Go to a Yin or Restorative Yoga class : Long held supported postures with mindful breathing and body awareness, help release deep seated tension. Yoga practices such as Yin and Restorative Yoga activate the para-sympathetic nervous system, and literally help us ‘’re-boot’’ on a physiological, mental and energetic level, increasing our vagal tone(4) hence the ability to ‘’rest and digest’’. By aligning the physical and mental, the practitioner creates the optimum conditions to activate the natural healing process of the body, in harmony with nature.

Attend a Yoga and Meditation class : A fine sequence of asanas and Pranayama prepares the body to become still and sit in a comfortable position. Meditation gives the opportunity to observe the process of our thoughts and emotions and let them pass, without getting ‘’caught in the story’’, the ability to choose our thoughts more purposefully and find more lasting calm and peace within.

Try Yoga Nidra : Often underrated, the profound practice of Yoga Nidra (yogic sleep with a slight trace of awareness) is an ancient and life-changing approach to complete relaxation. It has been studied in clinical settings and has been found to treat various afflictions ranging from sleeping disorders to chronic pain, anxiety, and even low self-esteem. Neuro scientists say that Yoga Nidra helps access the brain rhythms (theta and delta brainwaves) that signals the deepest rest. By cultivating stillness and effortlessness, a more subtle awareness unfold, soothing the mind and body down to the cellular level. Yoga Nidra is also a way to build up Ojas, the ‘vital nectar’, the essential energy of the body, which will strengthen immunity and vitality.

What to expect : At first, it might be challenging to change any agitating, distracting habits which no longer serve you. So, please be patient with yourself : as you become more used to creating ‘’pockets’’ of stillness in your life, you will find it increasingly enjoyable. With consistent practice, it will soon become like having a shower in the morning and you will look forward to those moments of peace and quiet which allow you to check in with yourself. You might even surprise yourself feeling a new sense of joy and satisfaction for the most simplest things. And at best, it might even become contagious to those around you…


[1] There is a distinction between day-dreaming and mind-wandering, where you think of things other than the task you are doing, and daydreaming when, for example, you are on a train doing nothing and detach yourself from the world around you.

[2] Jerome L. Singer’s research produced evidence suggesting that daydreaming, imagination, and fantasy are essential elements of a healthy, satisfying mental life. He is Professor Emeritus of Psychology at the Yale School of Medicine. He is a fellow of the American Psychological Association, the American Association for the Advancement of Science and the New York Academy of Sciences. Singer is to be considered "the father of daydreaming" and he "has laid the foundations for virtually all current investigations of the costs and benefits of daydreaming and mind wandering" https://www.frontiersin.org/articles/10.3389/fpsyg.2013.00626/full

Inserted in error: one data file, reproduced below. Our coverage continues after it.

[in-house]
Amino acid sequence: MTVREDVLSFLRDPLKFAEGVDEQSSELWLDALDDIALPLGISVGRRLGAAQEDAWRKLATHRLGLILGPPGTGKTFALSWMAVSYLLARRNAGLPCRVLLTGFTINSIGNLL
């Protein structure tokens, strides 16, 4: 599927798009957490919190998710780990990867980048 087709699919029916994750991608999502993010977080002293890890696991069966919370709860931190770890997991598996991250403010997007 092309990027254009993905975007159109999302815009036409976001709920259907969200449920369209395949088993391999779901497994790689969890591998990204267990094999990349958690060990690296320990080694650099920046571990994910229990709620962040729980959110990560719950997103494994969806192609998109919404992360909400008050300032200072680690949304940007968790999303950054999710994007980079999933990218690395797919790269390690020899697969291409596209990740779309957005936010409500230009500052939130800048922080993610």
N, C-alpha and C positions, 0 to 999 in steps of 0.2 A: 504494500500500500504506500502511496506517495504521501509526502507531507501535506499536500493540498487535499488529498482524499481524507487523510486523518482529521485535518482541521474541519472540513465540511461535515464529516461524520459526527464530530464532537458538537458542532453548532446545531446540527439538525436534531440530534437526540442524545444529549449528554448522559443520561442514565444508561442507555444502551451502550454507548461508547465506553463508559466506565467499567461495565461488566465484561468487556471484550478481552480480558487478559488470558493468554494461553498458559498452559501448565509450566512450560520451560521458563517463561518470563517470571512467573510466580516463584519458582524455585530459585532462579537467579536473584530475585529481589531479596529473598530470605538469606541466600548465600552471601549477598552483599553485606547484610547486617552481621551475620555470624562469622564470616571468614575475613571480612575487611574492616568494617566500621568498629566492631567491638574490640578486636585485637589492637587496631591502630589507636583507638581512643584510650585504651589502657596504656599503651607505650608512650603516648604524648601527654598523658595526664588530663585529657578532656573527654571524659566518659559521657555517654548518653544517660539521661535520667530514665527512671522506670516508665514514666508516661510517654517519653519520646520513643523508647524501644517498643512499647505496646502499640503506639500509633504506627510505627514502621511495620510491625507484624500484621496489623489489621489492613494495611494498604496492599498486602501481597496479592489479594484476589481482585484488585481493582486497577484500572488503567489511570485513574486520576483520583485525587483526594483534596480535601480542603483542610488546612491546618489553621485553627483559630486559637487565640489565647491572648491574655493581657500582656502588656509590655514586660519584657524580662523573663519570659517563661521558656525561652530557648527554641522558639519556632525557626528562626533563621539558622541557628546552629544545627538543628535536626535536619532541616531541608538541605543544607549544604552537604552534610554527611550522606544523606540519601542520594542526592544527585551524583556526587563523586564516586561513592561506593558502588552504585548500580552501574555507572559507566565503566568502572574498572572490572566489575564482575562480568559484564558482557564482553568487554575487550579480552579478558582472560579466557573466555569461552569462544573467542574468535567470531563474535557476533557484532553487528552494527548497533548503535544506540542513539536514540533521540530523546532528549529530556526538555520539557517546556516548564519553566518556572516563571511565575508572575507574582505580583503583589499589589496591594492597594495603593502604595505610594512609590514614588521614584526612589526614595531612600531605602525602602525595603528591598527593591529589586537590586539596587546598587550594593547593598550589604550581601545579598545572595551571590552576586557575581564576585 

[3] Pico Iyer has spent more than 30 years tracking movement and stillness — and the way criss-crossing cultures have changed the world, our imagination and all our relationships. In twelve books, covering everything from Revolutionary Cuba to the XIVth Dalai Lama, Islamic mysticism to our lives in airports, Pico Iyer has worked to chronicle the accelerating changes in our outer world, which sometimes make steadiness and rootedness in our inner world more urgent than ever. In his TED Book, The Art of Stillness, he draws upon travels from North Korea to Iran to remind us how to remain focused and sane in an age of frenzied distraction. As he writes in the book, "Almost everybody I know has this sense of overdosing on information and getting dizzy living at post-human speeds ... All of us instinctively feel that something inside us is crying out for more spaciousness and stillness to offset the exhilarations of this movement and the fun and diversion of the modern world." https://www.ted.com/talks/pico_iyer_the_art_of_stillness

[4] Vagal tone (Wikipedia definition) : Vagal tone refers to activity of the vagus nerve, an important component of the parasympathetic branch of the autonomic nervous system. This division of the nervous system is not under conscious control and is largely responsible for regulation of the body at rest. Vagal activity results in diverse pleiotropic effects, including: lowered heart rate, changes in vasodilation/constriction, and glandular activity in the heart, lungs, and digestive tract. Because the vagus nerve is importantly involved in heart rate regulation through its action on pacemakers in the heart, vagal tone is easily assessed by heart rate. In this context, tone specifically refers to the continual nature of baseline parasympathetic action that the vagus nerve exerts. While vagal input is continual, the degree of stimulation it exerts is regulated by a balance of inputs from both divisions of the autonomic nervous system and reflects the general level of parasympathetic activity. Vagal tone is typically considered in the context of heart function, but also has utility in assessing emotional regulation and other processes that alter, or are altered by parasympathetic activity.

RELAXATION AS THE ANTIDOTE…